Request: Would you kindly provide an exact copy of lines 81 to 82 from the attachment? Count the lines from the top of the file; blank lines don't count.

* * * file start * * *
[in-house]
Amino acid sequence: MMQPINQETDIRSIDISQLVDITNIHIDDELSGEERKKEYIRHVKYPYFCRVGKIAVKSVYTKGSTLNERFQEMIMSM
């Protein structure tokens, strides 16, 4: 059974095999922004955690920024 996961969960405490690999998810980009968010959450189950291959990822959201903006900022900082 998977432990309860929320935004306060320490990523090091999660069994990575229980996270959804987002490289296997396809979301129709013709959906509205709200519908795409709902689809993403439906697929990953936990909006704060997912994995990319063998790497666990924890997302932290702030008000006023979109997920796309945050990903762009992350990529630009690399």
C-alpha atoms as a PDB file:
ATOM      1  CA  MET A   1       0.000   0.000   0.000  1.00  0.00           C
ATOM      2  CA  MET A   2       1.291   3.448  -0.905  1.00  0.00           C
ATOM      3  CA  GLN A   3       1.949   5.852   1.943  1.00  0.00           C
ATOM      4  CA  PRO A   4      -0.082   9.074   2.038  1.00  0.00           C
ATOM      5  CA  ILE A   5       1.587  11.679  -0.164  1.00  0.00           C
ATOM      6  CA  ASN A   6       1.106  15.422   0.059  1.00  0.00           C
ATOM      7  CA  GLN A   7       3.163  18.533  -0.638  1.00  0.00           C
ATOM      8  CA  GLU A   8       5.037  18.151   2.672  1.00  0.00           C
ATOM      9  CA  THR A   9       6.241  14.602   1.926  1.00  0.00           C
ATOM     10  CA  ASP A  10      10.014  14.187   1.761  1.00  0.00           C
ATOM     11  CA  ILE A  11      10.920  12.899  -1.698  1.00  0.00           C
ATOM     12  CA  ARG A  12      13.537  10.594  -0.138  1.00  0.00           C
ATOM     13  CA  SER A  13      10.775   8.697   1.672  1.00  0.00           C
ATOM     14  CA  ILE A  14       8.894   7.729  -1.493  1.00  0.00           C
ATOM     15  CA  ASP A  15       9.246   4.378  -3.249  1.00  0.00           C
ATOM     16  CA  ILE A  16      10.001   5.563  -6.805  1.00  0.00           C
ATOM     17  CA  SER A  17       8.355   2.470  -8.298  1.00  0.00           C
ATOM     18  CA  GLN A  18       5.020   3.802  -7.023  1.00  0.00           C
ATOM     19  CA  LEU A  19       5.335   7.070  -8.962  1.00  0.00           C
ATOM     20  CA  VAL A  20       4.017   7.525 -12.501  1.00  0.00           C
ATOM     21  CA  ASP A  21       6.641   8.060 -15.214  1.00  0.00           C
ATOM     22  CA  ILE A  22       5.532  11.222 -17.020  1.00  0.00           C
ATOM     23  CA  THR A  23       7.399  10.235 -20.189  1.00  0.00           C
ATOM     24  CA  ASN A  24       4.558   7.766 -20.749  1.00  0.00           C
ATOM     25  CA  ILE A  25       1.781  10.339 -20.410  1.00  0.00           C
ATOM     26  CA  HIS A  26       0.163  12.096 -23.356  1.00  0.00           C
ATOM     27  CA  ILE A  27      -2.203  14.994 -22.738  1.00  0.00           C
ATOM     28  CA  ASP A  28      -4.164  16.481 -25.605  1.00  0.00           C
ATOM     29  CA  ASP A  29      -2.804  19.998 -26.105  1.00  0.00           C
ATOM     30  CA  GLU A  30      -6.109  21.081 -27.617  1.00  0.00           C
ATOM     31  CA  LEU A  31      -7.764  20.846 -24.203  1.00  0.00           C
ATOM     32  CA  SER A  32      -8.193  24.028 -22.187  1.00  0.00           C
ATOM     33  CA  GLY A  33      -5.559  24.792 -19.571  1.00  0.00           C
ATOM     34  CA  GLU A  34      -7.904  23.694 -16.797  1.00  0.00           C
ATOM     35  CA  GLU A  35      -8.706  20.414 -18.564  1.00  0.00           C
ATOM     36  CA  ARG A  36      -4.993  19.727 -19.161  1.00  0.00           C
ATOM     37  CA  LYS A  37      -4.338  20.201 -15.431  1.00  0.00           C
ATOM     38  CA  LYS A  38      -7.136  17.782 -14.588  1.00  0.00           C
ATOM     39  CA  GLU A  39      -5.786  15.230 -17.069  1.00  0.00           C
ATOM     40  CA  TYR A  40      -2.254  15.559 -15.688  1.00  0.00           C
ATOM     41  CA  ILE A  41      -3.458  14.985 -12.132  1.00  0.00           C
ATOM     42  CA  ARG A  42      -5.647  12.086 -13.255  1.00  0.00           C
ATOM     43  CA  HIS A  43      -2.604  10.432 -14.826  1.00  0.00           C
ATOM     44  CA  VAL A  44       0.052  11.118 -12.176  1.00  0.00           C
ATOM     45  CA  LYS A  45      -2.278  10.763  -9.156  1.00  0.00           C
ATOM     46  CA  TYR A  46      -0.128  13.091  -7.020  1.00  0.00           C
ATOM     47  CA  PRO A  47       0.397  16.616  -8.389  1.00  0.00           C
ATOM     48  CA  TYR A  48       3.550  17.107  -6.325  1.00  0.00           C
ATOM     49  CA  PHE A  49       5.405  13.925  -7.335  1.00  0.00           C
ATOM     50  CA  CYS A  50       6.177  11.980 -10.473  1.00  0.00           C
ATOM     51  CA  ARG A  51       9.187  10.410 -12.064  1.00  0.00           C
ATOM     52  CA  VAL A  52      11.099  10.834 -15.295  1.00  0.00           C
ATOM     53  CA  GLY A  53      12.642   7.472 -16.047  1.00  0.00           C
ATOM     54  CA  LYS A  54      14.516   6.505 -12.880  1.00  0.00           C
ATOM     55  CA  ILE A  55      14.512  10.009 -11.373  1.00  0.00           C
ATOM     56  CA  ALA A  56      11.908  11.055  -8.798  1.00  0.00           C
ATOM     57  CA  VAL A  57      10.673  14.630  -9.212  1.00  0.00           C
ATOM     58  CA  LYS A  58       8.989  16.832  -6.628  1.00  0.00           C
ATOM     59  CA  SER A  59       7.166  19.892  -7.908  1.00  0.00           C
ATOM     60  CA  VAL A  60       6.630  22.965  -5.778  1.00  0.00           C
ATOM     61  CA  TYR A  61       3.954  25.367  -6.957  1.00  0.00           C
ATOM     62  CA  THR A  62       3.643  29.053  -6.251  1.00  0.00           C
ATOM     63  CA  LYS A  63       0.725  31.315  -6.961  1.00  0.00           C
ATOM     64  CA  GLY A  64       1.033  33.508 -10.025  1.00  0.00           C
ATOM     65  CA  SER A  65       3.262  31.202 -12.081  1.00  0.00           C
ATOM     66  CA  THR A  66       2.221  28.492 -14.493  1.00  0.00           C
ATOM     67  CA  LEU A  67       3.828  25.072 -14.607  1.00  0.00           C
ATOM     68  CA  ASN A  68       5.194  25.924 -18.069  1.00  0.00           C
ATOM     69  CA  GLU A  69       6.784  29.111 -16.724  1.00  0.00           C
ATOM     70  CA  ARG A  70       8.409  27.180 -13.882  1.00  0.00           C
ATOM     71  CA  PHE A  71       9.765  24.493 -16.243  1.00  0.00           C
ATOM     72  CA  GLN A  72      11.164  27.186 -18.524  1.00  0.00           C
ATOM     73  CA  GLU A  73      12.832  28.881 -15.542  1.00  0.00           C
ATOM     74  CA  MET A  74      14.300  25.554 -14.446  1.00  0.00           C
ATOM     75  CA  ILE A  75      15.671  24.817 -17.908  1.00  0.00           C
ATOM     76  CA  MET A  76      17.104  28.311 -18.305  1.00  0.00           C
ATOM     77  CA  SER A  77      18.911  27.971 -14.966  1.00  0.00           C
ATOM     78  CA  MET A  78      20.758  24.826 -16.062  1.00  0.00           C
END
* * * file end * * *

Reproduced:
ATOM     77  CA  SER A  77      18.911  27.971 -14.966  1.00  0.00           C
ATOM     78  CA  MET A  78      20.758  24.826 -16.062  1.00  0.00           C